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After years of research, lesson planning, and teaching thousands of children yoga, I have completely cracked the code on teaching yoga to kids.

Please understand, I am not trying to be overly confident or show off. Believe me it took a long time to get to this place. Lots and lots of time. In the beginning, I would spend hours and hours planning my kids yoga classes before I felt ready to teach it.

For those of you who love going to adult yoga classes, you may be wondering how hard can it be to plan a kids class. It seems like it should be easy enough. Teach the kids some poses, flow them together for a bit and end up in Savasana. That’s all you need, right?

Wrong. Well not, entirely wrong! Kids yoga and adult yoga are similar in the fact that both include learning and practicing poses, and both end with relaxation. That is where the similarities end, though.

kids yoga class

While planning my kids yoga classes, the teacher in me definitely comes through. I absolutely understand the importance of planning and sequencing kids yoga classes so they are appropriately paced, memorable, and kid-friendly. My classroom experience, knowledge of kids, and leading countless kids yoga classes have allowed me to figure out all of the necessary parts of a memorable kids yoga class.

Today I want to share those secrets and lessons learned with you so you will be able confidently to give children the lifelong benefits and fun of yoga.

You may be surprised at some of my findings, but these are success secrets that have worked for me time and time again.

1. Kids Yoga is Different Than Adult Yoga

Children are not mini adults that will follow your every movement in a structured 60-minute vinyasa flow class. They are busy, energetic, and have infinite imaginations and ideas all of their own.

2. Have a Plan, but Be Flexible

Kids yoga classes can be unpredictable, so be ready for anything. Teaching yoga to kids is learning how to live in the moment and demonstrating how to be mindful with yourself and others. That said, there does need to be a plan in place and I am here to help guide you through exactly what to do.

Be prepared, but flexible: This may sound counter-intuitive, but having a lesson plan in place with a theme, related poses, a complementary game, and read-aloud book will send the message that yoga is not a free for all, but something that is important and progressive.

At the same time do not be tied to your lesson plan in a rigid binding way. Kids are not robots. They have energy and varying needs and abilities. Knowing what you want to accomplish with the kids, but being flexible allows for a greater experience for all.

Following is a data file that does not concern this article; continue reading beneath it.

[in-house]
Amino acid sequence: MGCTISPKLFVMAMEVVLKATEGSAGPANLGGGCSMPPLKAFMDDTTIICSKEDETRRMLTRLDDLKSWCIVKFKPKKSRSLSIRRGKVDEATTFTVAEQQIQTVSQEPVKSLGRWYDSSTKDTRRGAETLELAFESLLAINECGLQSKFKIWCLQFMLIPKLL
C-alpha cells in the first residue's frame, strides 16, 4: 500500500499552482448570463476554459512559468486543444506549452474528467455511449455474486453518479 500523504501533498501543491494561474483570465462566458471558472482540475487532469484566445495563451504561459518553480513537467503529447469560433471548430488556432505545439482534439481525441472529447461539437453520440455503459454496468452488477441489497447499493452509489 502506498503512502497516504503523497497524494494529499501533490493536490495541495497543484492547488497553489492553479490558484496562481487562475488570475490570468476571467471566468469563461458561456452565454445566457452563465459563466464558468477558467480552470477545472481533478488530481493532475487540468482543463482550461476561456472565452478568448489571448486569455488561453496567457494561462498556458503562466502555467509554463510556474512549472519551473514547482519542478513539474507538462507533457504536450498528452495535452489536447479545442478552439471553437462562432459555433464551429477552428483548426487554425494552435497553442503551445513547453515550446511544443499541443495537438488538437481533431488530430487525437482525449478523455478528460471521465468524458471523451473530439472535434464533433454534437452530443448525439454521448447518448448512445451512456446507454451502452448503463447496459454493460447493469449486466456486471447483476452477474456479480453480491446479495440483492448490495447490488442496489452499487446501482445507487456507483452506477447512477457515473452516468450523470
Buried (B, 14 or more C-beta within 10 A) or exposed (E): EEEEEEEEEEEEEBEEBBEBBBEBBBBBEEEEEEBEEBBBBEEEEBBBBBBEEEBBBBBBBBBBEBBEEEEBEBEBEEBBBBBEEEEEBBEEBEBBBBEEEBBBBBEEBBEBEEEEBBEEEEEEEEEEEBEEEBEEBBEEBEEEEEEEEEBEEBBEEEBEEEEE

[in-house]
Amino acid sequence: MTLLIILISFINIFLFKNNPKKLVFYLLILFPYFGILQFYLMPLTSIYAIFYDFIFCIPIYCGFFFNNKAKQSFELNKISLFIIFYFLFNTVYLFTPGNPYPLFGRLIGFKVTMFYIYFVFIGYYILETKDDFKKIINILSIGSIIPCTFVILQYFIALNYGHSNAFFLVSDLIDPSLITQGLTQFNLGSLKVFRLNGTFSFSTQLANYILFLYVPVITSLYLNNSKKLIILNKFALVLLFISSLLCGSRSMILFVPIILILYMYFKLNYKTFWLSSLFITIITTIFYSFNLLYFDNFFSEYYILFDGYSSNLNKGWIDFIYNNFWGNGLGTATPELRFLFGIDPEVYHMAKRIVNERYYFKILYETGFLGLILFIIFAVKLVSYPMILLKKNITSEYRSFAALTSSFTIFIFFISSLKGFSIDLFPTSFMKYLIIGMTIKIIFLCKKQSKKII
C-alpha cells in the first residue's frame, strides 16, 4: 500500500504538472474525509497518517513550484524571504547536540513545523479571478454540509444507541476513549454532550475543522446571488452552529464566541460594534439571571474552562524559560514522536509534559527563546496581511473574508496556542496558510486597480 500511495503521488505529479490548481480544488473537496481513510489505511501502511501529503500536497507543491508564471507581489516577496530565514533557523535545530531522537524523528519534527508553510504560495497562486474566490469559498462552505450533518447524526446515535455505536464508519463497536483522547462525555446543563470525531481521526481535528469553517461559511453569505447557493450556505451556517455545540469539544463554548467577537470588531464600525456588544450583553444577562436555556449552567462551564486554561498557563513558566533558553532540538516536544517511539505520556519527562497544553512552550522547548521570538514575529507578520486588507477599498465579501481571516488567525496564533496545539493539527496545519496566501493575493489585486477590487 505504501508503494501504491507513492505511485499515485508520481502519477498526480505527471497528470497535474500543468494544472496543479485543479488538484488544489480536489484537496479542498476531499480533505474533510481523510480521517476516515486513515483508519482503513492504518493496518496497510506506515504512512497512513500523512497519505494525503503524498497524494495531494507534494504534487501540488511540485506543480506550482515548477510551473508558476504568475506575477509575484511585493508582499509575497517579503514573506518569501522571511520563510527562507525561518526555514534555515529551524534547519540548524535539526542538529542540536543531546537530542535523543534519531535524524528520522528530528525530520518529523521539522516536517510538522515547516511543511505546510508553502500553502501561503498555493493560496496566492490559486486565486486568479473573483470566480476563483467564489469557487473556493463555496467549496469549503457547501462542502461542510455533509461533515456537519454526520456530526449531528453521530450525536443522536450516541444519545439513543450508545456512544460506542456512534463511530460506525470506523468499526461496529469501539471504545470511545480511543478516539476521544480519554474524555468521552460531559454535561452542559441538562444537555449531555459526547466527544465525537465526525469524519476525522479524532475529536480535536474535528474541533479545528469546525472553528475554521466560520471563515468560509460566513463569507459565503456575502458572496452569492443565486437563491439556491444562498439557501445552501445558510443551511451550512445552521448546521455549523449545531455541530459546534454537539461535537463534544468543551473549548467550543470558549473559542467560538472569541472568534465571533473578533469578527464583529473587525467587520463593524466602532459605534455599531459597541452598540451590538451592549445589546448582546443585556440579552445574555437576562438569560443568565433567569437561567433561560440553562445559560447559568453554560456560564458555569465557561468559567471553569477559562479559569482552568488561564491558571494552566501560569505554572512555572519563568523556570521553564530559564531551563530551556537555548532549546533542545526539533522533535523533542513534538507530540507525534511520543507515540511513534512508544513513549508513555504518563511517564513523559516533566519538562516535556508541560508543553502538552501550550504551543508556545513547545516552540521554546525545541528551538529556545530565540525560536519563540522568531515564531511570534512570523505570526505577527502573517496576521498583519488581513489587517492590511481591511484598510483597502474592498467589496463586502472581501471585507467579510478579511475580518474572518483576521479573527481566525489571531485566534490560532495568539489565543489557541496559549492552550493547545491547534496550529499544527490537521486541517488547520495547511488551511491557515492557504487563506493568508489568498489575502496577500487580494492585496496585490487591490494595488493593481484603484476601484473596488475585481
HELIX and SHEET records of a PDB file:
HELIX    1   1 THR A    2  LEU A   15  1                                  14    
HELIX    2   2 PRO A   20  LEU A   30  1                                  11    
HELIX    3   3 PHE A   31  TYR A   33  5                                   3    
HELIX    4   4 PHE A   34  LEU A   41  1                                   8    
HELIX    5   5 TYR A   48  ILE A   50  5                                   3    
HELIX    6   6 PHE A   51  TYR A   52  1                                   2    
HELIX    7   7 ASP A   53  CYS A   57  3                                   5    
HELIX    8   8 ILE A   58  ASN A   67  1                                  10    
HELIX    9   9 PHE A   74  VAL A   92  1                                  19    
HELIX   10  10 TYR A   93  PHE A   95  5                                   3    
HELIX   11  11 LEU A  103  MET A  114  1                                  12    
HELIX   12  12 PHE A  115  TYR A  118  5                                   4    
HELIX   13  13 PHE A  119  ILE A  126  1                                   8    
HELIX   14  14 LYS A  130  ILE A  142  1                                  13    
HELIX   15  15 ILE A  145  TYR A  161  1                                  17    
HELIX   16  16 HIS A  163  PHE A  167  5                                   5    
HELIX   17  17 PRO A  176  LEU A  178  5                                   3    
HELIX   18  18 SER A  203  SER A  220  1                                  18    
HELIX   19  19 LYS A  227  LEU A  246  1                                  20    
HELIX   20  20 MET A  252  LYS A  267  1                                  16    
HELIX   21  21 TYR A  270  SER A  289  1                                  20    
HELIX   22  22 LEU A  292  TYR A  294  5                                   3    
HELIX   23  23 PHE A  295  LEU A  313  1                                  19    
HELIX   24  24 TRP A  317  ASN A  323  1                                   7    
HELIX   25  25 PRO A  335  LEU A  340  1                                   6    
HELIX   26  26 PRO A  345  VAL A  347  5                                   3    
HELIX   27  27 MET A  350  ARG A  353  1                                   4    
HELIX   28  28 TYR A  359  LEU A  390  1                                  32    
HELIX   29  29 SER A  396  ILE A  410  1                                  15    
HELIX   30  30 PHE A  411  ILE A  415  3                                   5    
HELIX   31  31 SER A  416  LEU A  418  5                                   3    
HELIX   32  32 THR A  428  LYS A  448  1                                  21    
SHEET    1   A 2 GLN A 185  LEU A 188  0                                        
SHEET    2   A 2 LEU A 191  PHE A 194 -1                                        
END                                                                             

Airplane Pose

3. Let Go of the Alignment

Yes, it’s true. Your job is to introduce children to yoga in kid-friendly ways. Are they going to care of their left knee is at a perfect 90-degree angle in Warrior 1? No. Demonstrate proper form and ensure their safety, but keep in mind, if children are moving, trying, and having fun; they are learning.

Yoga, after all, is a life long journey. Nobody ever “perfects” yoga. That is why yoga is called a practice. A life long practice.

4. Keep it Moving

End the game on a high note meaning everyone still wants to play. Playing a yoga game over and over again is the surefire way to suddenly have kids that “don’t want to play anymore” or start wandering around and acting up. The recommended Go Go Yoga for Kids amount of time to play a game is 7-10 minutes. Leave them wanting more. I promise the game will be even better received the next class when you announce you are playing it.

partner pose

5. Join the Fun

If the kids are meowing and mooing from Cat to Cow Pose, be sure you are right there with them. As they practice balancing beanbags on their heads, you better have a bean bag on your head as well. Dancing and skipping around the room? Yep. When kids see you having fun with yoga they will want to have fun with it as well.



You May Also Like:

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Boat Pose
Kids Yoga can be introduced and taught anywhere! Schools, camps, clubs, and studios are just a few of the places.